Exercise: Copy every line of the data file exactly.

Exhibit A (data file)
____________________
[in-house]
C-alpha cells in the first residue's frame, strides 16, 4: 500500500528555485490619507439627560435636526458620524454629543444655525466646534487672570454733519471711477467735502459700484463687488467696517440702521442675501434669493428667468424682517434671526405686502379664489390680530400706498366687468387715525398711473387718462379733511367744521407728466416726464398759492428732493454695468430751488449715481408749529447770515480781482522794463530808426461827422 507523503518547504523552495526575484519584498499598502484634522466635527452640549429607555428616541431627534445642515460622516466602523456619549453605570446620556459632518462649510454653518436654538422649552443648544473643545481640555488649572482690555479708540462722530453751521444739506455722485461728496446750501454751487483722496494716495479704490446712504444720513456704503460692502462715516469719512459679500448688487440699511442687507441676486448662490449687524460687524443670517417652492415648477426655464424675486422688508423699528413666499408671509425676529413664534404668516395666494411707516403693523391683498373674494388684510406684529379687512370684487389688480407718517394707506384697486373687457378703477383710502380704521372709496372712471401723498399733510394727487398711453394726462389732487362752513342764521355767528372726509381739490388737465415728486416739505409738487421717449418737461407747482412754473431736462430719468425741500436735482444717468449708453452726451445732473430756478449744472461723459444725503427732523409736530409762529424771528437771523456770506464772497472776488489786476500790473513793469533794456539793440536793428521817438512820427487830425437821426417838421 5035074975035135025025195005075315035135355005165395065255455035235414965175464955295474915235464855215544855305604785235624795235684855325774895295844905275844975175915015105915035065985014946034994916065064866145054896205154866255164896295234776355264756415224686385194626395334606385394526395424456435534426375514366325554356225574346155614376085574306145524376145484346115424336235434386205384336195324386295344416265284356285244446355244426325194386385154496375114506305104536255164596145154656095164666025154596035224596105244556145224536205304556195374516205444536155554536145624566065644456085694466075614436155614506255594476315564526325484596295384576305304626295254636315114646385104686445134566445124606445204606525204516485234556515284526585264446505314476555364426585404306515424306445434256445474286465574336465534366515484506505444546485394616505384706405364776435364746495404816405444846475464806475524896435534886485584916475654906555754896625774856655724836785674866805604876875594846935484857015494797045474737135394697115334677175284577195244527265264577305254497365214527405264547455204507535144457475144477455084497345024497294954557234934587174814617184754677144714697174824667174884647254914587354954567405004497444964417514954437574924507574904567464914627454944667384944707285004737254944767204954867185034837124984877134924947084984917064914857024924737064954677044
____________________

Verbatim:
[in-house]
C-alpha cells in the first residue's frame, strides 16, 4: 500500500528555485490619507439627560435636526458620524454629543444655525466646534487672570454733519471711477467735502459700484463687488467696517440702521442675501434669493428667468424682517434671526405686502379664489390680530400706498366687468387715525398711473387718462379733511367744521407728466416726464398759492428732493454695468430751488449715481408749529447770515480781482522794463530808426461827422 507523503518547504523552495526575484519584498499598502484634522466635527452640549429607555428616541431627534445642515460622516466602523456619549453605570446620556459632518462649510454653518436654538422649552443648544473643545481640555488649572482690555479708540462722530453751521444739506455722485461728496446750501454751487483722496494716495479704490446712504444720513456704503460692502462715516469719512459679500448688487440699511442687507441676486448662490449687524460687524443670517417652492415648477426655464424675486422688508423699528413666499408671509425676529413664534404668516395666494411707516403693523391683498373674494388684510406684529379687512370684487389688480407718517394707506384697486373687457378703477383710502380704521372709496372712471401723498399733510394727487398711453394726462389732487362752513342764521355767528372726509381739490388737465415728486416739505409738487421717449418737461407747482412754473431736462430719468425741500436735482444717468449708453452726451445732473430756478449744472461723459444725503427732523409736530409762529424771528437771523456770506464772497472776488489786476500790473513793469533794456539793440536793428521817438512820427487830425437821426417838421 5035074975035135025025195005075315035135355005165395065255455035235414965175464955295474915235464855215544855305604785235624795235684855325774895295844905275844975175915015105915035065985014946034994916065064866145054896205154866255164896295234776355264756415224686385194626395334606385394526395424456435534426375514366325554356225574346155614376085574306145524376145484346115424336235434386205384336195324386295344416265284356285244446355244426325194386385154496375114506305104536255164596145154656095164666025154596035224596105244556145224536205304556195374516205444536155554536145624566065644456085694466075614436155614506255594476315564526325484596295384576305304626295254636315114646385104686445134566445124606445204606525204516485234556515284526585264446505314476555364426585404306515424306445434256445474286465574336465534366515484506505444546485394616505384706405364776435364746495404816405444846475464806475524896435534886485584916475654906555754896625774856655724836785674866805604876875594846935484857015494797045474737135394697115334677175284577195244527265264577305254497365214527405264547455204507535144457475144477455084497345024497294954557234934587174814617184754677144714697174824667174884647254914587354954567405004497444964417514954437574924507574904567464914627454944667384944707285004737254944767204954867185034837124984877134924947084984917064914857024924737064954677044